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      04-04-2013
On 4/3/2013 2:09 AM, Robert Klemme wrote:
> On 02.04.2013 22:41, Eric Sosman wrote:
>> On 4/2/2013 3:06 PM, Robert Klemme wrote:
>>> [...]
>>> I believe in using "final" pretty often as it will immediately indicate
>>> which local variables are constant for a method call and which are
>>> modified all the time. [...]

>>
>> De gustibus non disputandum est, but I think "final" should
>> be reserved for things that *mustn't* change, and shouldn't just
>> be pasted on to anything that happens to remain constant in the
>> code's current incarnation. When considering a change to some
>> code I might see
>>
>> Thing thing = getThing();
>> // ... code that doesn't happen to change `thing'

>
> I am so used to using "final" that this immediately makes me wonder why
> it's not final - did the author intend to not change it, forget to
> change it or forgot the "final"?


Many years ago the fathers of Java designed it so that default was
var and the final modifier could change that.

They could have decide to make val default and have a nonfinal
modifier that could change that.

You are trying to code as if they had picked the second.

Arne


 
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Arne Vajh?j
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      04-04-2013
On 4/2/2013 10:29 PM, Eric Sosman wrote:
> On 4/2/2013 9:26 PM, Arne Vajh?j wrote:
>> On 4/2/2013 9:03 PM, Eric Sosman wrote:
>>> On 4/2/2013 8:20 PM, Arne Vajh?j wrote:
>>>> On 4/2/2013 8:04 PM, Joerg Meier wrote:
>>>>> On Tue, 2 Apr 2013 22:52:20 +0000 (UTC), Martin Gregorie wrote:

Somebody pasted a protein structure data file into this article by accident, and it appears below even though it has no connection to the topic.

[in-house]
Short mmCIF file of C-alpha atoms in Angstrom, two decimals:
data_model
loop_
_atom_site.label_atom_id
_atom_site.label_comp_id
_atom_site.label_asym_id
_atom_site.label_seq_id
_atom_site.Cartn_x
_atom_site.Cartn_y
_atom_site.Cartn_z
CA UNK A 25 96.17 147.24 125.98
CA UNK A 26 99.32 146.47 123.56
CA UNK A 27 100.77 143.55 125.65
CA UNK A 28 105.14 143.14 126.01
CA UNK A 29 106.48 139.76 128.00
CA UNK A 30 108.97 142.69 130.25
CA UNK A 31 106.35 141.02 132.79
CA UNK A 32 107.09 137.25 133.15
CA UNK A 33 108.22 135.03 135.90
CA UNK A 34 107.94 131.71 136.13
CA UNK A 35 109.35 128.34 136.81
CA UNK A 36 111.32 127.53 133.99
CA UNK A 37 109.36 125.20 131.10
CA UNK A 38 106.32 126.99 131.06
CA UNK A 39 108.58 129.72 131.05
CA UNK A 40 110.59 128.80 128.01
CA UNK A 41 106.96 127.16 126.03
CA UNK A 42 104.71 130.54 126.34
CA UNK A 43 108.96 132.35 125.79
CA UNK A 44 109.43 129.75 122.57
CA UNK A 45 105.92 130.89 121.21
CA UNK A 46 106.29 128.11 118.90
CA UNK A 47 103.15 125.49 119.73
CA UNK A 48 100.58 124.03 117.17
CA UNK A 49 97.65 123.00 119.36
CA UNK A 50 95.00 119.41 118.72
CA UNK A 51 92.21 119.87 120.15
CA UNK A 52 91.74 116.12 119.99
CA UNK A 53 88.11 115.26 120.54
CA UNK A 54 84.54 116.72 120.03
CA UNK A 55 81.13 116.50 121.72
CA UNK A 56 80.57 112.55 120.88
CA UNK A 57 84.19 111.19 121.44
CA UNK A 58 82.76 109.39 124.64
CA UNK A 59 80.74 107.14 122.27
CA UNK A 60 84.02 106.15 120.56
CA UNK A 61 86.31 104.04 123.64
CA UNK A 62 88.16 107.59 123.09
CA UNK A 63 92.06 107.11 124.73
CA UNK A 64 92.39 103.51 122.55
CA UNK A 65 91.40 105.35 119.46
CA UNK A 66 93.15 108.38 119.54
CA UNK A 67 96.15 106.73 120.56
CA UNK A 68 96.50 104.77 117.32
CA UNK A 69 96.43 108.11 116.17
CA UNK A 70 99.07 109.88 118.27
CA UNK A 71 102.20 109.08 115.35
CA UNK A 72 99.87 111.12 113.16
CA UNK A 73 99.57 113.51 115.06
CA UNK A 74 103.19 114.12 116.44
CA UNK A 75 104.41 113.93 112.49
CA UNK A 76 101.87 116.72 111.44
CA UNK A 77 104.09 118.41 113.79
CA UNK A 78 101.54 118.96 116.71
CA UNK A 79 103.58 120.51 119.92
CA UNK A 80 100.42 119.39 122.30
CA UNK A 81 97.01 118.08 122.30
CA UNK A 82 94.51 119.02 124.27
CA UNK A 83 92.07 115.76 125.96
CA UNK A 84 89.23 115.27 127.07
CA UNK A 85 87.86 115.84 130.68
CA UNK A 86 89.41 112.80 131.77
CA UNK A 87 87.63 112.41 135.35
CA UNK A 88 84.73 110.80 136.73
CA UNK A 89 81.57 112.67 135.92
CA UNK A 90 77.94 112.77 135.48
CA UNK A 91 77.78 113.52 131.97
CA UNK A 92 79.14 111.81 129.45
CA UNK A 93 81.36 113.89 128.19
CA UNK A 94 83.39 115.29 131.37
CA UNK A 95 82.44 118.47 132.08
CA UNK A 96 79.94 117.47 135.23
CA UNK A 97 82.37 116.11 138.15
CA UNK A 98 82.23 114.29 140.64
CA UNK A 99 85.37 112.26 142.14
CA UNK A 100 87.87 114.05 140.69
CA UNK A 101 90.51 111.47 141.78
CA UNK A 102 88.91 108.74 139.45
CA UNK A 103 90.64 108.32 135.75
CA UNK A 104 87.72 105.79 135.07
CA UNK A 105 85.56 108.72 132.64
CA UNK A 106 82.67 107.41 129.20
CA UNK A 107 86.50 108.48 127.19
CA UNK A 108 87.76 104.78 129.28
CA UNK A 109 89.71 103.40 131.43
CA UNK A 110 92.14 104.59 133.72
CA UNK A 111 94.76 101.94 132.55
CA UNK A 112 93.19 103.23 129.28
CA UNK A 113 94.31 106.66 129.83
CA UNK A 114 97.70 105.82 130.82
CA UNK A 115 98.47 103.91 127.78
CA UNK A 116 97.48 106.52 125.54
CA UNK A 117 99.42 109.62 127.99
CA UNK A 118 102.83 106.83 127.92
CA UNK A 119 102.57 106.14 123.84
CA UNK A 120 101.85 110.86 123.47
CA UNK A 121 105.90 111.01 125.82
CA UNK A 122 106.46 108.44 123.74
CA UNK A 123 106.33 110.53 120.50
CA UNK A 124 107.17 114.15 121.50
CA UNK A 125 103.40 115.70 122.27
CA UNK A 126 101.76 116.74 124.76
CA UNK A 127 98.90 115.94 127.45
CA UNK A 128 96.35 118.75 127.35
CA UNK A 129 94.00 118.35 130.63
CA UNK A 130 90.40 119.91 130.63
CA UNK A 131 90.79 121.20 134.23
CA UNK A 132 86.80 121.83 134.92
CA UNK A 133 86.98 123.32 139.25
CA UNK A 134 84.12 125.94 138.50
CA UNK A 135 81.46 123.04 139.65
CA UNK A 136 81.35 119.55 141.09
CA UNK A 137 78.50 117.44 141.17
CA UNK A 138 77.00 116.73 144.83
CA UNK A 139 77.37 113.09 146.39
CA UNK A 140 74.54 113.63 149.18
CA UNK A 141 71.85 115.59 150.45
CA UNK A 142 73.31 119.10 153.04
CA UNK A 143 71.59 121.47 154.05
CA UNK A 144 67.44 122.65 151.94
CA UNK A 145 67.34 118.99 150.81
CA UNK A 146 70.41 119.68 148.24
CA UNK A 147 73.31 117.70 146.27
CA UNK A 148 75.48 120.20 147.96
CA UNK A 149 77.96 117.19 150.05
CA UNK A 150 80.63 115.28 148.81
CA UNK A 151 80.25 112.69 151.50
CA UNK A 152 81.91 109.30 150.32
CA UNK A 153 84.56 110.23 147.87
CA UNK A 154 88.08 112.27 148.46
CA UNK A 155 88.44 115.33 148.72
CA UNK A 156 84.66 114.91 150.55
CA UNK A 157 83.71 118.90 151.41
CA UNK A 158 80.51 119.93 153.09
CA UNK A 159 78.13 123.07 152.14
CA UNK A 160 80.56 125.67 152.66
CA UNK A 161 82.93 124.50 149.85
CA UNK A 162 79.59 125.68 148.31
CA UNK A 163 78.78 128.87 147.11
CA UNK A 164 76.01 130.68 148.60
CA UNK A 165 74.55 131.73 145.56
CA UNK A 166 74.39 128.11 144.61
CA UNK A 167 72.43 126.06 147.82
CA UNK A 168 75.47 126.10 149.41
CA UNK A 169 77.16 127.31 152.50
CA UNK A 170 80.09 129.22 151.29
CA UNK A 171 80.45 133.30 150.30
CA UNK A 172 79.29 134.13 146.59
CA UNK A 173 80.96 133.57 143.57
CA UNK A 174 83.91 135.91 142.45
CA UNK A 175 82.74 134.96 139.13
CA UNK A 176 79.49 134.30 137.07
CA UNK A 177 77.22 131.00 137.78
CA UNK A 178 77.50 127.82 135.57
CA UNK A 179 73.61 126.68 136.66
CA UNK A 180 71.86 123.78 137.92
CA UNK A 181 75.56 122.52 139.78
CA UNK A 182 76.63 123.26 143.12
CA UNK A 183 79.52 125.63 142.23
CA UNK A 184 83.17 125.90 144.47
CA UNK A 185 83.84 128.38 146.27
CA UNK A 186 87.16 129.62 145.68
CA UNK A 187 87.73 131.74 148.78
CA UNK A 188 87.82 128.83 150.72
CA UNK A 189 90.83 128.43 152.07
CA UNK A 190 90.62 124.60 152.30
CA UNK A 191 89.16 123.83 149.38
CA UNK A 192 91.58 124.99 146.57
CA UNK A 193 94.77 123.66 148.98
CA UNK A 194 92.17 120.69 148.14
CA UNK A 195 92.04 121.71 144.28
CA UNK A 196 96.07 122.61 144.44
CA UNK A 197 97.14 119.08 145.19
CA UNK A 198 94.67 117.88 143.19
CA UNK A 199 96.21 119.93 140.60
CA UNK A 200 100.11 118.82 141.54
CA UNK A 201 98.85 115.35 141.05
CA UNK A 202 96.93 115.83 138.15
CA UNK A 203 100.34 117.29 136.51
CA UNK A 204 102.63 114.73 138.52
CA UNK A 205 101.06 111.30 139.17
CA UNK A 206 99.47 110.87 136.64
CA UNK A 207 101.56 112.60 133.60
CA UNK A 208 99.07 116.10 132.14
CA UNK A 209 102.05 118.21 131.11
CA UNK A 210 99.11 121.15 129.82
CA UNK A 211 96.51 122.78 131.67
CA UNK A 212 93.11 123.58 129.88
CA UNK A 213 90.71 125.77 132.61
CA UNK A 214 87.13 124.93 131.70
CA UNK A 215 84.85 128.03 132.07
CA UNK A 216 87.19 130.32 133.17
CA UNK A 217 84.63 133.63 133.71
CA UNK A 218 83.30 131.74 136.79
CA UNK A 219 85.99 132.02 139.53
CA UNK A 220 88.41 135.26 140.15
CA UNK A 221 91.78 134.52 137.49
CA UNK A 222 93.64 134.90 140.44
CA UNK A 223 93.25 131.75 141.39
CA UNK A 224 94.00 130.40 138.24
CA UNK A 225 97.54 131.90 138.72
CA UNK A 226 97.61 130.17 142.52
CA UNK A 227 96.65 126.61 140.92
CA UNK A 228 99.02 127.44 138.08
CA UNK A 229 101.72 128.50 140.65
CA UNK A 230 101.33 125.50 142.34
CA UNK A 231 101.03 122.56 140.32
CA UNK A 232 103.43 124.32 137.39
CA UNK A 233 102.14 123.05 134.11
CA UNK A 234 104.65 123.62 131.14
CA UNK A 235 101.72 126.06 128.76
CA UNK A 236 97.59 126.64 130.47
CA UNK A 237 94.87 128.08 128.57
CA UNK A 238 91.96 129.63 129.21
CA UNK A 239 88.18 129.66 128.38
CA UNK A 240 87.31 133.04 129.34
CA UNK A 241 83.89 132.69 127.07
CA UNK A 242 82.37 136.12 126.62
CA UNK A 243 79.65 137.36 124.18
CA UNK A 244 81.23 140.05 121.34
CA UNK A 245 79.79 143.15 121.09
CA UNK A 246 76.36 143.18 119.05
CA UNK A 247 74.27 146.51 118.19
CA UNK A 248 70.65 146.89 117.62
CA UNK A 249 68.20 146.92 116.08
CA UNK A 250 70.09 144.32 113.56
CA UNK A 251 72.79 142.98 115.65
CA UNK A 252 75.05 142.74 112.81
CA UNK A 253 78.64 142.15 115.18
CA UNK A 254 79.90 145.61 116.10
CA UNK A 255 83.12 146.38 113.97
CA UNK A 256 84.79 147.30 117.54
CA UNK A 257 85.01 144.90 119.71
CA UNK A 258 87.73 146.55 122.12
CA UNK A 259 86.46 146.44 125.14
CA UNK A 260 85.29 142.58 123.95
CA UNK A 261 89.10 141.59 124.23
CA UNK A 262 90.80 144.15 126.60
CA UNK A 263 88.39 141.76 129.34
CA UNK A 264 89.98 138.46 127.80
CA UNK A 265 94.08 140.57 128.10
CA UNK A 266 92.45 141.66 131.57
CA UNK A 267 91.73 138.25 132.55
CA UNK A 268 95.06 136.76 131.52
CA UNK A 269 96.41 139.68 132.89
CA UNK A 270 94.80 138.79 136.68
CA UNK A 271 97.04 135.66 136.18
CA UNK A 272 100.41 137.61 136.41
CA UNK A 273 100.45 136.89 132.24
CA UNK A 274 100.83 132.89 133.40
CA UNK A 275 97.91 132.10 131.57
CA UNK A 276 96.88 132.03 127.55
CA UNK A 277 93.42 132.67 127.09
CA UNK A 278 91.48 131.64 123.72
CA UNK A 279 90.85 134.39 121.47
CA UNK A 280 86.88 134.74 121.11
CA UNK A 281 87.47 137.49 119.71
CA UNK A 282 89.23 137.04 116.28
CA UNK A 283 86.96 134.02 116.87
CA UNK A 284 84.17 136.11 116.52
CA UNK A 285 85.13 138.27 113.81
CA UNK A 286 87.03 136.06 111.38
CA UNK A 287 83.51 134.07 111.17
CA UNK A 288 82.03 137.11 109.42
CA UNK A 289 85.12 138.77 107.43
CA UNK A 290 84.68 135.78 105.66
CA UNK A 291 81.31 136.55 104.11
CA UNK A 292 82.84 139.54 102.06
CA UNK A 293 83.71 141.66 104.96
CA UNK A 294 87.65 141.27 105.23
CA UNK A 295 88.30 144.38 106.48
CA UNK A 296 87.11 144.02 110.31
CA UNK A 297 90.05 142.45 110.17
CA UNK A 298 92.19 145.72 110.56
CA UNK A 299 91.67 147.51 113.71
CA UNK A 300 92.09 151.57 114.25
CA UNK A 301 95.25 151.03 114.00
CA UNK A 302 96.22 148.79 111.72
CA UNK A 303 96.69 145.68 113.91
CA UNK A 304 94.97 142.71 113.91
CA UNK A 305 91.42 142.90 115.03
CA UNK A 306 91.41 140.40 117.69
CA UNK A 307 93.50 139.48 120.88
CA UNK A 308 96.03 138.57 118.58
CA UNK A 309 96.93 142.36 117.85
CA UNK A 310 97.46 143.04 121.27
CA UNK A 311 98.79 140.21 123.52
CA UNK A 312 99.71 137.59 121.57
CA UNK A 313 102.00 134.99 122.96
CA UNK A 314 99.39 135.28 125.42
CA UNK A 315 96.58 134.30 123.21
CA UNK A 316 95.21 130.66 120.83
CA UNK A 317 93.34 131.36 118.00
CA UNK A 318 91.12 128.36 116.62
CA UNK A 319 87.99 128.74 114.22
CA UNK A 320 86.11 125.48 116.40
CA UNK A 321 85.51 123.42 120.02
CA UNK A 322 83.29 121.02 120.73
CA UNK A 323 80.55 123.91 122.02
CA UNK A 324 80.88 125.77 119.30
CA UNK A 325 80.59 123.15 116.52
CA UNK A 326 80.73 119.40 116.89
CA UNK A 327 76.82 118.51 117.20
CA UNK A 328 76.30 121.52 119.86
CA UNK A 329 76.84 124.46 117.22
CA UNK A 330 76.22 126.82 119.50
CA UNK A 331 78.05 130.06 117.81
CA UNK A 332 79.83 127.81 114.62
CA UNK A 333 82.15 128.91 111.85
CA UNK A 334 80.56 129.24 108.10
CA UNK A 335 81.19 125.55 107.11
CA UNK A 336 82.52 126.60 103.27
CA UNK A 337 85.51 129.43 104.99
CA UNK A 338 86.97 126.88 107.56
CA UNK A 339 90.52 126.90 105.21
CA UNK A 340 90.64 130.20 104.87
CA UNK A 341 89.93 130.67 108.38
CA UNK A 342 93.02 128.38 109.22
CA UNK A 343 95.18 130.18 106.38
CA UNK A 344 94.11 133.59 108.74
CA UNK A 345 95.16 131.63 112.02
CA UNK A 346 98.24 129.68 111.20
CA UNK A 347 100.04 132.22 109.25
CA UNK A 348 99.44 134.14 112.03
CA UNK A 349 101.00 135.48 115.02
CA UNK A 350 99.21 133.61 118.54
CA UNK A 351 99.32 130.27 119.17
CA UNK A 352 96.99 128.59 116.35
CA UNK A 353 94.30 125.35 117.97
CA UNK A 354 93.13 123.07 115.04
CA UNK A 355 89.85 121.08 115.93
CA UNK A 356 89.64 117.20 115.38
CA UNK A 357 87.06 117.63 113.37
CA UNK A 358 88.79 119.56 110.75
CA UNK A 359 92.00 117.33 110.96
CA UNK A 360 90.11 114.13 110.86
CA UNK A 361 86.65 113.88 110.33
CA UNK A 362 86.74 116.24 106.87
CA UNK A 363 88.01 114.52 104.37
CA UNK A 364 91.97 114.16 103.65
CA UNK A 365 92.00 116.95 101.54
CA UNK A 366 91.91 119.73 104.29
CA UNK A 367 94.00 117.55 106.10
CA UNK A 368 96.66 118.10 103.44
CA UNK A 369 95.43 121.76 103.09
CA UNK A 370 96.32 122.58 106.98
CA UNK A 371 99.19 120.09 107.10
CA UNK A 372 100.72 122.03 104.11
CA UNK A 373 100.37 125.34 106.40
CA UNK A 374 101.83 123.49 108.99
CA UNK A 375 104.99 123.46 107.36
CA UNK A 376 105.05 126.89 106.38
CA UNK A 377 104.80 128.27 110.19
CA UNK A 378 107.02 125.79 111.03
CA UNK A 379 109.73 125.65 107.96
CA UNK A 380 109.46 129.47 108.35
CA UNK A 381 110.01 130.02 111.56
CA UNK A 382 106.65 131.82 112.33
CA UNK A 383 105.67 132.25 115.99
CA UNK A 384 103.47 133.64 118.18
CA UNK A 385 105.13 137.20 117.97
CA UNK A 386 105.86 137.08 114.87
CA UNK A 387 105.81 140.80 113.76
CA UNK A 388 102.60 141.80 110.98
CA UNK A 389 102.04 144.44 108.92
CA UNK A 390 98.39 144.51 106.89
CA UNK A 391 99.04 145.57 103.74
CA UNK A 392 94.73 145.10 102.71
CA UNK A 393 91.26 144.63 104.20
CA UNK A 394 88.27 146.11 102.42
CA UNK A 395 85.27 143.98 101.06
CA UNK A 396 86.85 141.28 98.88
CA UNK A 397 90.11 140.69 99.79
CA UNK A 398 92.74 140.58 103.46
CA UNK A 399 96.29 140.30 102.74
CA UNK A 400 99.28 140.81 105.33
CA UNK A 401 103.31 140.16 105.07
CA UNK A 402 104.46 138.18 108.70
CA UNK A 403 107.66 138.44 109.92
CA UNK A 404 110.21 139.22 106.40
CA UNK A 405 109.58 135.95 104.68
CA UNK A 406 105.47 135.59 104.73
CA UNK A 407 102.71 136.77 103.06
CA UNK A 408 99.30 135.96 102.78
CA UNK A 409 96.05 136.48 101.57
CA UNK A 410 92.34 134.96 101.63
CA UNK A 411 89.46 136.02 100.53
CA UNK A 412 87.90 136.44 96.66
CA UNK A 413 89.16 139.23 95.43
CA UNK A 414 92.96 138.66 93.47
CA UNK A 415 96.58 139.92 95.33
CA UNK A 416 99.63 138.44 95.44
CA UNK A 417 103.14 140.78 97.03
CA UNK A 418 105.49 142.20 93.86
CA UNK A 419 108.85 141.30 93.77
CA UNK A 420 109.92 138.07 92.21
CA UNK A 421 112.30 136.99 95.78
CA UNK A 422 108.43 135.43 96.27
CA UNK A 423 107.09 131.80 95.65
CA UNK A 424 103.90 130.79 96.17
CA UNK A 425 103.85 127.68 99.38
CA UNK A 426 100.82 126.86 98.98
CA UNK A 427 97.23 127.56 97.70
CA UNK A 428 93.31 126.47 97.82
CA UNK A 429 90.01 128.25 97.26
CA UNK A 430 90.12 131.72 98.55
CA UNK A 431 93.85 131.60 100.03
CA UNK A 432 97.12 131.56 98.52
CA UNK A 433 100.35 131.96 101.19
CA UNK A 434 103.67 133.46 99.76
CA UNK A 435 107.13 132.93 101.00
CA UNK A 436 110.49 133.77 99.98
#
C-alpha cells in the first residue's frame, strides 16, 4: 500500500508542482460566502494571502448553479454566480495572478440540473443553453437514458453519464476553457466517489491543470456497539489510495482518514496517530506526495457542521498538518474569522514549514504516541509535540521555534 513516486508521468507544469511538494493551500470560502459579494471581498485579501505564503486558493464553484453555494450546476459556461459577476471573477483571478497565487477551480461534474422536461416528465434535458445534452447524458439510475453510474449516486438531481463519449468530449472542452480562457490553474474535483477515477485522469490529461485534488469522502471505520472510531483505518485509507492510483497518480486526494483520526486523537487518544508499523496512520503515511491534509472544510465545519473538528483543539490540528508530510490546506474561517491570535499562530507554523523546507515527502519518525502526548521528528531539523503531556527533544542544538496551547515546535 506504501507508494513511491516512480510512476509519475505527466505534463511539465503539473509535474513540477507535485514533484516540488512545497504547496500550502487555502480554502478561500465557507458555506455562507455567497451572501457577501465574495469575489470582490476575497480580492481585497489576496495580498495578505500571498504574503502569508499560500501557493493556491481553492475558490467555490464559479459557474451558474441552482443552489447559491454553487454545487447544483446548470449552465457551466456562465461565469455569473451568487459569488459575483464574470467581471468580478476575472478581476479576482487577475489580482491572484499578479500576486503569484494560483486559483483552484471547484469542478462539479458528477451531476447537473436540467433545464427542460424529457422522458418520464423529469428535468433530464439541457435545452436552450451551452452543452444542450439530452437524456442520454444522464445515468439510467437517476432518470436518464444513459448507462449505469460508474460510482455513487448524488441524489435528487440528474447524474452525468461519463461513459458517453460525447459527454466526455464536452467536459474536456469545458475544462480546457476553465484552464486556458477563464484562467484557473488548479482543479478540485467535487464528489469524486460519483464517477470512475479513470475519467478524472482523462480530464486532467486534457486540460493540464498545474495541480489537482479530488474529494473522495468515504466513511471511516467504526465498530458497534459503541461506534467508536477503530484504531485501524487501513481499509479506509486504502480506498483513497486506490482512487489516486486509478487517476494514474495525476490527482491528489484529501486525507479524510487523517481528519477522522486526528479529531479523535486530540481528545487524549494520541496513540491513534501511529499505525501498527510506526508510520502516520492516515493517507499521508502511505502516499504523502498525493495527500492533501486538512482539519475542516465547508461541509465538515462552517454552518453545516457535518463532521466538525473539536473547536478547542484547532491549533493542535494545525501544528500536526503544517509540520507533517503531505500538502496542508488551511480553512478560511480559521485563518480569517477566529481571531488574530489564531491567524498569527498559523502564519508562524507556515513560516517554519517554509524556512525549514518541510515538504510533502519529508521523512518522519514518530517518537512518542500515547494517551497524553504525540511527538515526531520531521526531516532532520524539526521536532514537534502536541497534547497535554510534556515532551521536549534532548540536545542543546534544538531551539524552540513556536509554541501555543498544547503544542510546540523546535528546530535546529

>>>>>
>>>>>> On Tue, 02 Apr 2013 18:22:55 -0400, Eric Sosman wrote:
>>>>>>> On 4/2/2013 5:06 PM, Martin Gregorie wrote:
>>>>>>>> [...]
>>>>>>>> Its also not clear to me whether the OP is expecting some form of
>>>>>>>> sorted list of filenames. If he is expecting that, it would be
>>>>>>>> best to
>>>>>>>> use a TreeMap<String> rather than an ArrayList<String> to store the
>>>>>>>> filenames.
>>>>>>> Is there a reason to prefer TreeMap (or other SortedMap) over
>>>>>>> accumulate-disordered-and-sort-afterward?
>>>>>> I think so, yes, because none of File's list() and listFiles()
>>>>>> methods
>>>>>> guarantee the order of the returned files. By using TreeMap or
>>>>>> equivalent
>>>>>> the OP gets the sort for free, should it be required.
>>>>>
>>>>> For free ? The cost is just distributed amongst the insert calls,
>>>>> and is
>>>>> likely considerably higher than with an unsorted list that has a
>>>>> single
>>>>> sort call once it is filled.
>>>>
>>>> It is not that obvious to me that:
>>>>
>>>> n O(1) + 1 O(nlogn) is that much faster than n log(n)
>>>
>>> By design, O() obscures all the coefficients. If you were
>>> to say that n*log(n) and 9999999999999999999999999999*n*log(n)
>>> are both O(n*log(n)) you would be right -- but if you were to
>>> claim the former was not "that much faster" than the latter you
>>> would be wrong by a factor of 9999999999999999999999999999.

>>
>> Yes.
>>
>> But given same big-O I would expect some solid reasons for a
>> big difference in coefficients before I assume a big difference
>> in performance.
>>
>>> ... and that's the gist of my question: It seems to me likely
>>> that the actual time to sort an ArrayList of large-ish N size will
>>> be less than the time to build a TreeMap (BTW, Martin probably
>>> meant TreeSet) of the same N items. Argument: The TreeSet expends
>>> effort in keeping itself always sorted all the time, while the
>>> ArrayList has the freedom to be disordered up until the end, and
>>> then to impose an ordering just once. The ArrayList is asked to
>>> present one sorted version of N items, while the TreeSet must
>>> offer sorted versions of 1,2,3,...,N items. If the intermediate
>>> orderings are not required, I don't see much reason to compute them.

>>
>> I can follow you so far that TreeSort is likely a bit slower
>> than the ArrayList sort.
>>
>> But I can not see any reason to expect a big difference.
>>
>> It is fundamentally the same divide and conquer principle
>> applied.

>
> The original assertion is "it would be *best* [emphasis mine]
> to use a TreeMap<String> [sic] rather than an ArrayList<String>".
> I'm not claiming that the difference is "big," nor even that the
> difference is "important" -- for reasonably-sized directories, at
> any rate. What I'm questioning is "best."


But I did not comment on Martin's "best".